Some of our airline partners have shared with us their ambition to grow their networks over the next three years, so that they can fly to at least one city in each African country. The Gulf carriers are also interested in the continent and have begun to fly to some African countries, as Qatar Airways now does to Mozambique. For all these reasons, we are continuing to expand our activities within the region and will continue with our strategy as in the past, of supporting our partners’ growth strategies as effectively and in the most reliable ways possible.

There are two sides to our expansion plans. One is to extend our activities to new countries in Eastern and sub-Saharan Africa and the other is to offer new services in the countries where we are already present.

The aviation industry is going through a period of turbulence. How are you adapting to this?

Globally, the aviation industry has been going through difficult times for some years now, indeed ever since the dramatic events of 11 September 2001. Airlines and tour operators have frequently been loss-making. The situation has been made worse by higher fuel prices, exchange rate changes and the increasingly fierce competition legacy carriers have experienced from low-cost airlines on established routes.

This has led to mergers in recent years, notably of KLM and Air France in Europe and between several American carriers. Other mergers are in the pipeline. Airlines have been forced to consider such arrangements, which lead to having to revise their operating models. This has a direct impact on our activities, as companies are forced to cut their costs drastically and one of their main costs is in service provision. Sales commissions were cut from 9 to 7% and then to 0%, with an inevitable impact on other industry stakeholders. Airlines are also encouraging direct sales through their websites.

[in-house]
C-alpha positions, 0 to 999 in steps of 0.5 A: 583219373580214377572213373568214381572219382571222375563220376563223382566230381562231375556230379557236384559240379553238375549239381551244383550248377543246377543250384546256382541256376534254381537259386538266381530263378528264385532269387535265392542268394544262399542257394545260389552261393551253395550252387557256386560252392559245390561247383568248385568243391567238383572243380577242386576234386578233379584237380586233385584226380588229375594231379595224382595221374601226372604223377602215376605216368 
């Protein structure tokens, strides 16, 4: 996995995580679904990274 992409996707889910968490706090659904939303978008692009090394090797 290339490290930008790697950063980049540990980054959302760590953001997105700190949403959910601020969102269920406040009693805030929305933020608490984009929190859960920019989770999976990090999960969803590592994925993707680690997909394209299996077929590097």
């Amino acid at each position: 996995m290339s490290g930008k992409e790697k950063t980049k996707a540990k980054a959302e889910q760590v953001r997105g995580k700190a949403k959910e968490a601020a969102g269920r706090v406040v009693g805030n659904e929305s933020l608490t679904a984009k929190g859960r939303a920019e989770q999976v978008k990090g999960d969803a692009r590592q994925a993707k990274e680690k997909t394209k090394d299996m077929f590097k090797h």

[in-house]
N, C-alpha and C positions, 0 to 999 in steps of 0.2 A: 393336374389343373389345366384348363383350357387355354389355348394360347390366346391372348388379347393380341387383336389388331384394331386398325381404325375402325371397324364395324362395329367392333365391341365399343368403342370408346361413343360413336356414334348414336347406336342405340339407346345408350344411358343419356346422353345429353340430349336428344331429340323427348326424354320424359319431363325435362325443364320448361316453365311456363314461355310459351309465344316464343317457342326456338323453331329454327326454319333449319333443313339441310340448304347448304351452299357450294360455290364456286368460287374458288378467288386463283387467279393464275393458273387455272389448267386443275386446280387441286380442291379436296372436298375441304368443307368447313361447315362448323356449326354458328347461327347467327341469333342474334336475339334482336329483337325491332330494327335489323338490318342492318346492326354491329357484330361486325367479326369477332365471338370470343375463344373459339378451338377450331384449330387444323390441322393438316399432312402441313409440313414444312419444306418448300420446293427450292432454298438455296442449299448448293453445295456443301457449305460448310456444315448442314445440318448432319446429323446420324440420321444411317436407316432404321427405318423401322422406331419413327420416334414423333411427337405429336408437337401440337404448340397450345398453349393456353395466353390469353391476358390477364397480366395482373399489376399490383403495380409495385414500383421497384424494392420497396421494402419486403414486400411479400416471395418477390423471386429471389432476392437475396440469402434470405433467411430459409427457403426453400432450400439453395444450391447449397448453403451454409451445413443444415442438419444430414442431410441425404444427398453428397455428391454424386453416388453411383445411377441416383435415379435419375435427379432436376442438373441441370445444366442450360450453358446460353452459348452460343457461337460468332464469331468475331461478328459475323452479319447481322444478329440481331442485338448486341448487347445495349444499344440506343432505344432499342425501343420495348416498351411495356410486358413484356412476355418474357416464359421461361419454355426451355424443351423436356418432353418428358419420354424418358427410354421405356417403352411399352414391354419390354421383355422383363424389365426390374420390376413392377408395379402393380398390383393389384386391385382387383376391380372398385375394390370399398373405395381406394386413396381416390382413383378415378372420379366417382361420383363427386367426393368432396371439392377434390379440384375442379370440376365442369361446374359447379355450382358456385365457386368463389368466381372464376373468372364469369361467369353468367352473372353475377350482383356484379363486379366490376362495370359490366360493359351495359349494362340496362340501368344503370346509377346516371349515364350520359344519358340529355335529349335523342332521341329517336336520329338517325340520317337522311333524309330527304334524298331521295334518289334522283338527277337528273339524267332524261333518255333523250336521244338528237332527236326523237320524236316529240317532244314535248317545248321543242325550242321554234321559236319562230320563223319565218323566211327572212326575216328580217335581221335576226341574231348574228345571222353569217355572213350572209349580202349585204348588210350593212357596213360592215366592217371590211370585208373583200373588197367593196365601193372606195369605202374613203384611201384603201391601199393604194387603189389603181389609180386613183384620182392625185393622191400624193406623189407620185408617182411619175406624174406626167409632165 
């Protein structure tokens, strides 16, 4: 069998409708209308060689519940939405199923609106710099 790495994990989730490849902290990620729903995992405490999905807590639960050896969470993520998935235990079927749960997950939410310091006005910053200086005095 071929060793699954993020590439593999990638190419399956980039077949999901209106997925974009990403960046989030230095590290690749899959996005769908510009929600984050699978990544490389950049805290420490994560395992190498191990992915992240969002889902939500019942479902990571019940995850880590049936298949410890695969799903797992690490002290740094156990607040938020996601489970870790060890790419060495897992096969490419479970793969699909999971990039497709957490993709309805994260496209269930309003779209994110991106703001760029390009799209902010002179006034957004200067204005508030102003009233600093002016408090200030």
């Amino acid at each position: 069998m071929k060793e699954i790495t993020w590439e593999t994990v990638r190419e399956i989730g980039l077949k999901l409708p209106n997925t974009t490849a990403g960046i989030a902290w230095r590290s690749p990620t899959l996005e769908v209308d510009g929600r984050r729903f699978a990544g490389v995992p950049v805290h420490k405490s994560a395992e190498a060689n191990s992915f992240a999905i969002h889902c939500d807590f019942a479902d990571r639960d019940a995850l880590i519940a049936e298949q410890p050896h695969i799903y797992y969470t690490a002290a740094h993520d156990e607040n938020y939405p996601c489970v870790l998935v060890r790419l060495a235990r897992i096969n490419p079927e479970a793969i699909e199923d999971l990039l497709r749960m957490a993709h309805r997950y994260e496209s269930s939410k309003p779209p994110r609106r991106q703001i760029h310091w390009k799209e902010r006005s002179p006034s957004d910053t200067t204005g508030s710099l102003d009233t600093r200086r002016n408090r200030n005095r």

This is a global reality and equally visible in the region and in Africa. Regional airlines are suffering serious financial problems and have had difficulty in breaking even in recent years. Low-cost airlines are beginning to enter markets such as South Africa and Kenya. Given their own vulnerability, airlines have had to revisit their operating models, which has a direct impact on our ticketing and distribution operations.

To reduce the impact of these changes, we are investing in new technology and in diversification. Our contact centre, operating in partnership with Air France’s subsidiary BlueLink, provides our clients and partners with technological support. We are developing new aviation-related activities, such as regional representation for the Sabre Global Distribution System, a visa and travel agency service.

We are also looking at our processes to enhance our quality and productivity, whilst also moving into new countries and diversifying our customer base.

New technology has had a major impact in recent years. What have you done exactly to keep up with the changes?

In this professional sector, technology is the future. We’ve introduced start-of-the-art technology in countries where we operate, including online transactions for the travel agencies in Reunion Island and Mauritius and for catamaran cruises, and online reservations for business travel. Thanks to Sabre, we can offer GetThere® technology to companies looking for an online solution so that they can organise their travels themselves and control their costs. In two countries, we work with a major global network, specialising in business travel, and have access to their expertise. We are also present on social networks, to positive effect. Some 80% of our future customers now use these networks and they are a very good way of reaching them. Right now, the most important thing is to build up our positioning and competence.

For Rogers Aviation, what is your strategy going forward?

To remain the preferred partner in the sector in this part of the world, through our stability, reliability and expertise, and through the value we create for our shareholders and partners. Besides our pursuit of expansion in Africa, we aim to become the regional leader operating online. We also intend to strengthen staff skills. In a sector like ours, the human factor is very important, as is the quality and competence of our teams.

From accountancy to aviation

Born in 1967, Alexandre Fayd’herbe has a BCom (Hons) degree and is a qualified chartered accountant from the South African Institute of Chartered Accountants. He worked with Andersen for seven years in South Africa before joining Rogers Aviation as General Manager – Finance & Administration in 2001. He was appointed Managing Director in October 2006 and then Chief Executive Officer in October 2010.

Scroll to Top